Middle Schooler Flock Together to Build a Better Future for Birds

A chance to learn scientific and technical skills while helping conserve birds was all the motivation middle-school students needed to participate in a Cornell University afterschool program this summer. The students are now flocking back to school full of new ideas to help birds and the habitats they depend on.

Through a series of free workshops and a curriculum focused on youth, family and community, the summer program included lessons in biology, ecology, habitat, mapping and data exploration. The program is supported in part by funding from the Conservation and Community Partnerships Grant Program of the Sustainable Forestry Initiative, Inc. (SFI).

“One of our priorities is to connect youth to forests. We look for ways to instill a lifelong appreciation for the value forests represent for biodiversity, the wider environment and for people. This program is a perfect fit because it focuses on bird habitats, on conservation and on youth as future forest leaders,” said Kathy Abusow, President and CEO of SFI Inc.

The curriculum is part of the Cornell Lab of Ornithology’s NestWatch citizen-science project, adapted for afterschool and 4-H audiences. NestWatch is a nationwide monitoring program designed to track status and trends in the reproductive biology of birds, including when nesting occurs, number of eggs laid, how many eggs hatch, and how many hatchlings survive. Wood products certified to the SFI Forest Management Standard were used to build nest boxes.

“It has been fun seeing the kids’ reactions to the nests and birds and how much they have learned in the process. I really hope some of them are able to channel their passion into lifelong support for conservation and perhaps for some even into a career in forestry or biology,” said Robyn Bailey, NestWatch Project Leader.

The boxes have so far provided homes for black-capped chickadees, eastern bluebirds, house wrens and tree swallows. The last two species are in decline in the northeastern U.S. “About 80 eggs were laid in the boxes in this first year, and we’re hoping to exceed that in 2017. Students are being exposed to all stages of the nesting cycle, from nest-building, to egg-laying, to young nestlings,” Bailey said.

The students helped install nest boxes on the grounds of a school in Watertown, NY, and on a land trust property in Athens, NY. Students who participated in the building project were also able to take a nest box home. “I love the scalability of this project. Imagine if we could get bird nest boxes into the hands of just a fraction of the 60 million birdwatchers in America,” Abusow said.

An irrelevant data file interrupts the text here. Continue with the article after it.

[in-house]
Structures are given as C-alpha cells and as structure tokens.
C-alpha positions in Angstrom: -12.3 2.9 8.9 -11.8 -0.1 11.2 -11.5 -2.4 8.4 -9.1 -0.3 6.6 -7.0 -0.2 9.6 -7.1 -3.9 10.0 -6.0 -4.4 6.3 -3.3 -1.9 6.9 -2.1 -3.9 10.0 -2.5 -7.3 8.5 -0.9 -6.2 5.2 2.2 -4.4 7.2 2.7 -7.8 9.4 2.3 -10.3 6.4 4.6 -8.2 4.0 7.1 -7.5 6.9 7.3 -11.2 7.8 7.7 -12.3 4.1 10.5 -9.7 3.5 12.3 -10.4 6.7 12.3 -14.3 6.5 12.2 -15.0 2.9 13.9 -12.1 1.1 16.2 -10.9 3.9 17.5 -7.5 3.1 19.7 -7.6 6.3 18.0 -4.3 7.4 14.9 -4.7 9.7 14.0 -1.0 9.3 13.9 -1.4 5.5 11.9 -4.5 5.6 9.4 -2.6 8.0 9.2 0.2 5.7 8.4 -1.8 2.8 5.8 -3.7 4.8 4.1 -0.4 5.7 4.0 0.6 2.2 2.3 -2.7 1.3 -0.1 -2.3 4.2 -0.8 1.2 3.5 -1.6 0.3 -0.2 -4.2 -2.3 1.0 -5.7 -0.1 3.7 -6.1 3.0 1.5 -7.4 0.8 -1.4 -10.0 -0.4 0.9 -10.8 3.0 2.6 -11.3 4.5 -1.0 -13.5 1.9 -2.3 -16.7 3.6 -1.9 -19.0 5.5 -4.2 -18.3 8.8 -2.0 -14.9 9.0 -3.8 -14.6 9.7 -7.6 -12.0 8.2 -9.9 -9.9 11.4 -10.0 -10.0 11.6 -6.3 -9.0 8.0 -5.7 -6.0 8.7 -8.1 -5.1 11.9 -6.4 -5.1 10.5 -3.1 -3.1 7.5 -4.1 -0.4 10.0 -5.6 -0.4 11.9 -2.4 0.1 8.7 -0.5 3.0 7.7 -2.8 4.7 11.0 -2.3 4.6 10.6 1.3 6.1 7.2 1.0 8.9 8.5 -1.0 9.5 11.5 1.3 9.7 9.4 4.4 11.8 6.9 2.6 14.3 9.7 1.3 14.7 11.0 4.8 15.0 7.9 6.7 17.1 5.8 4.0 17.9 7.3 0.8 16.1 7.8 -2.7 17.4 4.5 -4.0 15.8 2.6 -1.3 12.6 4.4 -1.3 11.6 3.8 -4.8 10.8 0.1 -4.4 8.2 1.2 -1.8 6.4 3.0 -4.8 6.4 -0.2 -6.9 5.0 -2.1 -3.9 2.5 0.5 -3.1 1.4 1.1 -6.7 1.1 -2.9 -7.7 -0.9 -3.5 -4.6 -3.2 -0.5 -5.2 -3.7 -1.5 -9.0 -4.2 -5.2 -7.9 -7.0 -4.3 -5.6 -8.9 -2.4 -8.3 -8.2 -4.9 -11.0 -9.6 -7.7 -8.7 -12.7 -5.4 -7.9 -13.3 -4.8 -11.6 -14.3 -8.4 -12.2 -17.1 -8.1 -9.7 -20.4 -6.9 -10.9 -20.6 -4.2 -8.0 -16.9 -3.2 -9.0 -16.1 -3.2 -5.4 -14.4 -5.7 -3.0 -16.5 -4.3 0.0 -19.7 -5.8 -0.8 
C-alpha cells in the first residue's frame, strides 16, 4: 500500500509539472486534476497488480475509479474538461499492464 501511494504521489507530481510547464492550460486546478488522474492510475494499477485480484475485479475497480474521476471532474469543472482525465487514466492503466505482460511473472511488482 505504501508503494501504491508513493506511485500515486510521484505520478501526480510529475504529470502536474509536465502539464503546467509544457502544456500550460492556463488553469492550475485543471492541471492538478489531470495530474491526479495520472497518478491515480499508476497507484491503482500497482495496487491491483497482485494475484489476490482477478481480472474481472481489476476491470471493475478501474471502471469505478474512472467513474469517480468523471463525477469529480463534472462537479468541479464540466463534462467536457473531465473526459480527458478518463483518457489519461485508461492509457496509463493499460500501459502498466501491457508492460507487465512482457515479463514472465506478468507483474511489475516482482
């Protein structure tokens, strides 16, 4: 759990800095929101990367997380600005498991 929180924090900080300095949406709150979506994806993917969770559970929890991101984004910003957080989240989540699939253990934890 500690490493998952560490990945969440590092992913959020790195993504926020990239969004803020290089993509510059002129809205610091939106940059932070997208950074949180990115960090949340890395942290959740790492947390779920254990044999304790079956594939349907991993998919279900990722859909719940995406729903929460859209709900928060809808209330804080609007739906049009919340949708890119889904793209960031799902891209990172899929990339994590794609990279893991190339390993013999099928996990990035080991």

“The kids were so excited to take the boxes home. I heard one girl tell her mother: ‘Look what we built today! This is a nest box and this hole makes it so only certain birds can get into the box. Can we put it in our backyard?’,” said Mitch McCormick, afterschool program director for Cornell Cooperative Extension of Jefferson County.

This project is also part of a larger effort to support bird-related conservation efforts. Since 2010, SFI has provided 10 grants for bird conservation totaling more than $875,000. SFI is also partnering with The American Bird Conservancy, The National Wild Turkey Federation and Ducks Unlimited Canada on important conservation programs. Read an article about six SFI-funded projects that are for the birds.
Middle school kids build nest boxes using wood certified to the SFI Standard. Photos by The Cornell Lab of Ornithology.

“Working with our bird conservation partners across the more than 280 million acres of forestland certified to SFI means we offer the scale to make a difference when it comes to research that will help birds and the habitat they depend on,” said Andrew de Vries, Vice President, Conservation and Indigenous Relations, SFI Inc.

Article by Cornell Lab of Ornithology.